|Publication number||US4524304 A|
|Application number||US 06/409,584|
|Publication date||Jun 18, 1985|
|Filing date||Aug 19, 1982|
|Priority date||Aug 19, 1982|
|Publication number||06409584, 409584, US 4524304 A, US 4524304A, US-A-4524304, US4524304 A, US4524304A|
|Inventors||Carl D. Todd|
|Original Assignee||Gateway Scientific, Inc.|
|Export Citation||BiBTeX, EndNote, RefMan|
|Patent Citations (3), Non-Patent Citations (1), Referenced by (21), Classifications (12), Legal Events (4)|
|External Links: USPTO, USPTO Assignment, Espacenet|
1. Field of the Invention
The present invention relates to a smoke alarm activated light and, more particularly, to a portable light mountable on a wall which is illuminated in response to the audible signal of a smoke alarm device.
2. Description of the Prior Art
Smoke alarm devices have come into widespread use in both residential and commercial establishments in order to alert the occupants to take emergency action in the earliest stages in the development of a fire. By signalling a loud, audible alarm upon the detection of a fire, a structure can be evacuated in an orderly manner. In the daytime, there is generally no problem in doing so because there is adequate light for one to see their way. However, if the occupants of a building are aroused from sleep by an alarm from a smoke detector, there is likely to be confusion and the possibility of an inability to see in attempting to escape from the building. Further, injuries from obstacles unseen in the darkness are a possibility as the occupants move about in attempting to find light switches to evacuate the structure.
In response to this additional need, portable lamps have been developed which are illuminated in response to the sound of a smoke alarm whereby evacuation from a burning building at night is made more safe. Such devices provide a portable light for emergency illumination which is activated in response to the sound emitted by a smoke alarm device. Such a smoke alarm activated portable light is disclosed and claimed in U.S. Pat. No. 4,258,291 issued Mar. 24, 1981, to Robert J. Scott et al.
It is much preferred that such a light be battery operated. This substantially simplifies the light, eliminates the need for various approvals, and permits it to be mounted in any convenient location. On the other hand, making the light battery operated creates the significant problem of designing a system that will provide a significant period of battery life. With current technology and the circuitry generally thought necessary for interconnecting a microphone responsive to the smoke alarm sound signal, the light, and the battery, the current drain would run the battery down within a matter of weeks if the circuit was permitted to operate at all times.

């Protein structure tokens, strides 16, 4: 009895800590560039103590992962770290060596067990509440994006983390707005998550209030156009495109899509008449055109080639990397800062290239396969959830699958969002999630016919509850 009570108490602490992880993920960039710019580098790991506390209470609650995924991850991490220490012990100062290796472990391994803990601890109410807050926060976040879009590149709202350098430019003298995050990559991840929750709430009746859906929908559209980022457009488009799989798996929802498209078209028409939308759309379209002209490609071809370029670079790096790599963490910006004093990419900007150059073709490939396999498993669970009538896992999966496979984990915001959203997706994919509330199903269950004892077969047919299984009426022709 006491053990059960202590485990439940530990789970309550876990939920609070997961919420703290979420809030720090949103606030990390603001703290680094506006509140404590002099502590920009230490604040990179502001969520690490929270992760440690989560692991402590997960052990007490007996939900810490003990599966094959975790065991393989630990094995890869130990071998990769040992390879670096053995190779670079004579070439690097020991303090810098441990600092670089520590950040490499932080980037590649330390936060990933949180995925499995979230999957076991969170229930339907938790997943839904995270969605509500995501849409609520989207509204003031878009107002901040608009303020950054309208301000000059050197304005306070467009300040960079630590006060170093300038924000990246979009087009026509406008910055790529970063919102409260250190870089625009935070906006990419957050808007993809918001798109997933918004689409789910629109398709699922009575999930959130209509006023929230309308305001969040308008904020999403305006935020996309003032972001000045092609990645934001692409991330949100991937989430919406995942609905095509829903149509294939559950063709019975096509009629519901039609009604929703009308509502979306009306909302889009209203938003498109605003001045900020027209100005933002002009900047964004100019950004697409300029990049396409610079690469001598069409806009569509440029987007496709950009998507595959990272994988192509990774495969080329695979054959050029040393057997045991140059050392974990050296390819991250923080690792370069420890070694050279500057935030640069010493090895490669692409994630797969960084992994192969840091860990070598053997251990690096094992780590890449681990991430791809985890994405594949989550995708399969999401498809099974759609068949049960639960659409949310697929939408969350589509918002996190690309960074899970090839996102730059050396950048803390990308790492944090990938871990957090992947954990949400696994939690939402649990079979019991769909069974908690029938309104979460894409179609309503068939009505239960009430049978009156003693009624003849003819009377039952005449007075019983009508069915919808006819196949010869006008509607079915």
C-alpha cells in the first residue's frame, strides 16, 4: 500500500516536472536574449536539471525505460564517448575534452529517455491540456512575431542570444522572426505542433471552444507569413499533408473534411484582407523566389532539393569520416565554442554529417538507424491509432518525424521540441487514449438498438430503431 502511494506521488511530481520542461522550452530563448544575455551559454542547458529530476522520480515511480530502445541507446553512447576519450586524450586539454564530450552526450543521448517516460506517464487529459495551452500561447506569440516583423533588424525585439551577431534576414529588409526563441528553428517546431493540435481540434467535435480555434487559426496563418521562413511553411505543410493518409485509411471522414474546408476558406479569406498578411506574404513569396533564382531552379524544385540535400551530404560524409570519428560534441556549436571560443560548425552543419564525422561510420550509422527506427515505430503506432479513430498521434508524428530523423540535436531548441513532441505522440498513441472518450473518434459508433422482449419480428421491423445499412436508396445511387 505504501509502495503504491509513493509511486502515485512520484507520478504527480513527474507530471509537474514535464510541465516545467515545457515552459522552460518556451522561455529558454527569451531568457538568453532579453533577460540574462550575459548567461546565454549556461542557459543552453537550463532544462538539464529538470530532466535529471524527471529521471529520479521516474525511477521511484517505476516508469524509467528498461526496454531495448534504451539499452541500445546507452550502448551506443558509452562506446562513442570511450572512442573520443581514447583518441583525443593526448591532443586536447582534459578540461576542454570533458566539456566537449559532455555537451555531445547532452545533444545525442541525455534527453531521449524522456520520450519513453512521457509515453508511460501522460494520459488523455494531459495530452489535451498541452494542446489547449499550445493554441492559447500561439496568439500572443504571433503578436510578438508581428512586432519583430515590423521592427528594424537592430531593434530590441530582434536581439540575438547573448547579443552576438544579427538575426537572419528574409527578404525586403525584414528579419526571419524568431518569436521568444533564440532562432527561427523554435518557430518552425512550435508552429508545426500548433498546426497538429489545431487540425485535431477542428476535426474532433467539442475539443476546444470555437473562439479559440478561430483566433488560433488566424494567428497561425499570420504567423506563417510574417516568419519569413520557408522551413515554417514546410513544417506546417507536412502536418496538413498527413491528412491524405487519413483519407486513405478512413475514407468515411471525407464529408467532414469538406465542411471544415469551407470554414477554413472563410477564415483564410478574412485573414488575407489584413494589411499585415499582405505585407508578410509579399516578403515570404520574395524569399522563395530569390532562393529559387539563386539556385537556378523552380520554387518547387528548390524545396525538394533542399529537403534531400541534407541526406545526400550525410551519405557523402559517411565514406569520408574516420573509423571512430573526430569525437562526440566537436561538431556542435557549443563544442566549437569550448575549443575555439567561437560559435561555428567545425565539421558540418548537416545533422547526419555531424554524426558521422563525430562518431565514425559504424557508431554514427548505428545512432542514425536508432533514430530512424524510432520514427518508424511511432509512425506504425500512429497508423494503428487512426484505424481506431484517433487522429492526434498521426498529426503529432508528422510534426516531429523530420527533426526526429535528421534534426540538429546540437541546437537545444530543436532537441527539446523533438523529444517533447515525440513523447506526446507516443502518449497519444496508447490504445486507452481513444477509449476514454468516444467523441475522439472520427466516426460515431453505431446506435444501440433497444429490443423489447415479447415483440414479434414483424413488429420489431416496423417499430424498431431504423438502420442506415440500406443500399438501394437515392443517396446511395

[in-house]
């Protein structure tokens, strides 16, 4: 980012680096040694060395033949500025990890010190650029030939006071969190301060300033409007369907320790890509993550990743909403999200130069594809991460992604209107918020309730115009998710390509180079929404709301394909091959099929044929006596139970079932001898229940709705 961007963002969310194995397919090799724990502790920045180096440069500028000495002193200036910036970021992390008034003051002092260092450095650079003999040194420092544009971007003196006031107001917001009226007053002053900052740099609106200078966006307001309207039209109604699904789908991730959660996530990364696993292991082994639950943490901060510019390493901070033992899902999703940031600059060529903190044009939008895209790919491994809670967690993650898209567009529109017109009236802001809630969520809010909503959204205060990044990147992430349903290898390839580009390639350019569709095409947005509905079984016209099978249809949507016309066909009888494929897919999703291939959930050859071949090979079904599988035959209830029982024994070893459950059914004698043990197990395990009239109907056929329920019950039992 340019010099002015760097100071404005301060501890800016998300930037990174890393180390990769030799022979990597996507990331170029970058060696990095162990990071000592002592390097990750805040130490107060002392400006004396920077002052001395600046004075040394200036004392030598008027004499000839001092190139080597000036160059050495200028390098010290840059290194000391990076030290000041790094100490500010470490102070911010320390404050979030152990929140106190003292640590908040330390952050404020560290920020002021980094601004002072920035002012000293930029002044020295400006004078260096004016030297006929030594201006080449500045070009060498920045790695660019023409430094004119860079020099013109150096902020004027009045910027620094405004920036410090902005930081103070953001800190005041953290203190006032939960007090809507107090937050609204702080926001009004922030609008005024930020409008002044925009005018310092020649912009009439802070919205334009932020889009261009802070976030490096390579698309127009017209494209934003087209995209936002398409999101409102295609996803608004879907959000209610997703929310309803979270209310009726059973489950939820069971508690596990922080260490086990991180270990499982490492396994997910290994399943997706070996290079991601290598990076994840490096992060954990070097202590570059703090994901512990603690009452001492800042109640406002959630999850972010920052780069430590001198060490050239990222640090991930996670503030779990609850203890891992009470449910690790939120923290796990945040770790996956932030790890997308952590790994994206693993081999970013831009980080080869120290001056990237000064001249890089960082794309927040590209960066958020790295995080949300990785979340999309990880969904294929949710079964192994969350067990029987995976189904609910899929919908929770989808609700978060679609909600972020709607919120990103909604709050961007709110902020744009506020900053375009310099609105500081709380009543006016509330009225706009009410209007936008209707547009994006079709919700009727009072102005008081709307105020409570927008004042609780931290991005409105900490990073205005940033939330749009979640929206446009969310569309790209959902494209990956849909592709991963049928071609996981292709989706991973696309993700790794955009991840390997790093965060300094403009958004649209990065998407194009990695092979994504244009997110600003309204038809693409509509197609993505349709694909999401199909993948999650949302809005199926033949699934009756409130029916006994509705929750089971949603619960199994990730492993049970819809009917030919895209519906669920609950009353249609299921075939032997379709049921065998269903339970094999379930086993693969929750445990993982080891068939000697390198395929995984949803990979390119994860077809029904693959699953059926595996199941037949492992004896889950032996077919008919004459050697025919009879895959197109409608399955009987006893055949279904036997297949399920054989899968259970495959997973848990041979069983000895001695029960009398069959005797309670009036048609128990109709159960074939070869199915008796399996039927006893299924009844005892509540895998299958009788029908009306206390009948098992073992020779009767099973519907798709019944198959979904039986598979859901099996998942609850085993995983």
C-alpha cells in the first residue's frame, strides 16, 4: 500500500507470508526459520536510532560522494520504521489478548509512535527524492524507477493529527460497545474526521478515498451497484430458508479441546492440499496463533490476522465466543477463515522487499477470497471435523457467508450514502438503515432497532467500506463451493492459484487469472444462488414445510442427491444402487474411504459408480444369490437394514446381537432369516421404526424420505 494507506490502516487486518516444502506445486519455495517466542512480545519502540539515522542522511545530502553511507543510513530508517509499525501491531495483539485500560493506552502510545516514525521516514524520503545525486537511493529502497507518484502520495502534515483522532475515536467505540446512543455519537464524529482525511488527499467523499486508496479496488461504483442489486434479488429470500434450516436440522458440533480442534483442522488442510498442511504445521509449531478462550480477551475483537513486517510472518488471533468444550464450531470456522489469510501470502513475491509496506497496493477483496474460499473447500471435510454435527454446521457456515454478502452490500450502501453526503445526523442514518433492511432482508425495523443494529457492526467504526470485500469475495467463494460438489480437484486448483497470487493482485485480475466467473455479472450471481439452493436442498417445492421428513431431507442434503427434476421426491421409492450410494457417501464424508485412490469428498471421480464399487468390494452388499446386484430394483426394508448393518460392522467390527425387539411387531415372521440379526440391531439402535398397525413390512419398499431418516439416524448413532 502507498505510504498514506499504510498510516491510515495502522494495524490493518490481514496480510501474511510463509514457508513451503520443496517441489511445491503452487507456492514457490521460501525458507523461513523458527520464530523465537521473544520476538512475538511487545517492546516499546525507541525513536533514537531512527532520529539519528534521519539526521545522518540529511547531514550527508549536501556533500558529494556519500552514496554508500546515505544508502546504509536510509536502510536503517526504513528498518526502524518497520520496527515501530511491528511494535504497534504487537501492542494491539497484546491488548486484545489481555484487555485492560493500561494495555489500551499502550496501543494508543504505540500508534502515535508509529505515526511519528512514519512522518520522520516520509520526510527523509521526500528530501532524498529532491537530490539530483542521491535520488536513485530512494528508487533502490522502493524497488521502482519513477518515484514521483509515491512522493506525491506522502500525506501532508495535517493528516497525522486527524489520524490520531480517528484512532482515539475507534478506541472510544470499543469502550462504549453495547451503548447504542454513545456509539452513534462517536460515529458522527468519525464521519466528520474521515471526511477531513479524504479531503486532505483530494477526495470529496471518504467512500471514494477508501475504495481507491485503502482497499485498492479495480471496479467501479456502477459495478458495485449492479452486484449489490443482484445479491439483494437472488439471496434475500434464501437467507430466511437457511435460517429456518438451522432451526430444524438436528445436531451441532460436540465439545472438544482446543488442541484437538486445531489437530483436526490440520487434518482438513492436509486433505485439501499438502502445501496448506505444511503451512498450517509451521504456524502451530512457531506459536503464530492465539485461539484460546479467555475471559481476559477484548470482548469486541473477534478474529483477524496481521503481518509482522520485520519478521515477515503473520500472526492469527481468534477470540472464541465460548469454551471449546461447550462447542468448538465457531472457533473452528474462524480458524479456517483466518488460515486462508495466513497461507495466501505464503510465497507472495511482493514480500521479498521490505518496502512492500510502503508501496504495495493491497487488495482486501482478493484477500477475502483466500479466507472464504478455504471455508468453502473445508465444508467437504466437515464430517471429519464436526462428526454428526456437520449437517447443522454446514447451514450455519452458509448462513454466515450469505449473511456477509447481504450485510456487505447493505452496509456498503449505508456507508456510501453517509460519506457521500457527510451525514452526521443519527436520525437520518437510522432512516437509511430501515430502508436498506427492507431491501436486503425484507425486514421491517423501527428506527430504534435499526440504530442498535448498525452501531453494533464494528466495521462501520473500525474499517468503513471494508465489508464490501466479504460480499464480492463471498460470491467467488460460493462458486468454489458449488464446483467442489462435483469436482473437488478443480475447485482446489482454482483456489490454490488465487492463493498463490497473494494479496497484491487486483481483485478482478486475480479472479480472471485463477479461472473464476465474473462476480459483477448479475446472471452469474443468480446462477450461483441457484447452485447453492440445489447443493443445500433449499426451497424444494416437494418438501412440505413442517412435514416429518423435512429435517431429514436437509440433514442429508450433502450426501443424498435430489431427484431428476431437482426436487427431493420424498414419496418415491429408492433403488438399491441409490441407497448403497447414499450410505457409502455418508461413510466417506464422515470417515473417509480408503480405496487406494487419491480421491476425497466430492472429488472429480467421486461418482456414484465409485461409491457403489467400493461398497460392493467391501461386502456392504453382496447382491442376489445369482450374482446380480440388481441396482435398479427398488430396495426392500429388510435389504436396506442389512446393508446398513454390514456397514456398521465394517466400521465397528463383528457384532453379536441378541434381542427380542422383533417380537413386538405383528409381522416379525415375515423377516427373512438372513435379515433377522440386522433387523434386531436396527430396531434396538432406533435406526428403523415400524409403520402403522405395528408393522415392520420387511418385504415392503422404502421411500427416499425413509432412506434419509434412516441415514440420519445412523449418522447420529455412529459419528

As a result, the smoke alarm activated portable lamp of the Scott et al patent includes light activated circuitry, including a photocell, for rendering the lamp unresponsive to a sound signal during illumination of the light activated circuitry to thereby conserve battery power. The photocell drives an amplifier which is operative to saturate or overdrive the first gain stage of the light activating circuitry to override any signal from the microphone whereby the lamp is rendered unresponsive to the smoke alarm signal upon illumination of the photocell by daylight or artificial light.
The obvious theory of the Scott et al patent is that when there is adequate light to permit the occupants of the building to safely exit therefrom, the portable light may be rendered unresponsive to a smoke alarm sound signal to conserve battery power. However, this has proven to be an unsatisfactory solution to the problem for a variety of reasons. First of all, there are occasions when a room does not receive daylight or artificial illumination for a significant period of time during each day so that the battery wears out very quickly. There are also instances when on a dark day or depending on where the device is located, there is a low enough light level that the circuit will turn on and draw power in a situation that would be unnecessary. Therefore, there are many instances when the circuit is unnecessarily draining the battery. Furthermore, even under normal operating circumstances, the circuit is on all night long so that the battery life has proven to be quite short.
Another problem with using a photocell activated battery saving circuit is in calibration of the photocell. Based upon the wide variety of light levels within a home, the sensitivity of the photocell becomes a significant factor, decreasing the chances of a reliable system.
In the application of John S. Skarman et al, Ser. No. 424,584, filed Sept. 27, 1982 and entitled Smoke Alarm Activated Light, which application is assigned to Gateway Scientific, Inc., the assignee of the present application, there is disclosed a portable light for emergency illumination which includes a switch interconnecting a battery and a light bulb for selectively activating the light bulb and a circuit interconnecting a microphone and the switch for selectively activating the switch in response to a smoke alarm sound signal. According to such application, the circuit which interconnects the microphone and the switch need not be on all of the time. It is satisfactory if the circuit is periodically turned on, for a short period of time, to determine whether the microphone is receiving a smoke alarm sound signal. By removing all power from the main circuit except for a very small fraction of the time, power consumption is significantly reduced. Accordingly, the light includes a strobe circuit interconnecting the source of power and the circuit means for periodically activating the circuit means so that the circuit means is operative and drawing power only for a small percentage of the time.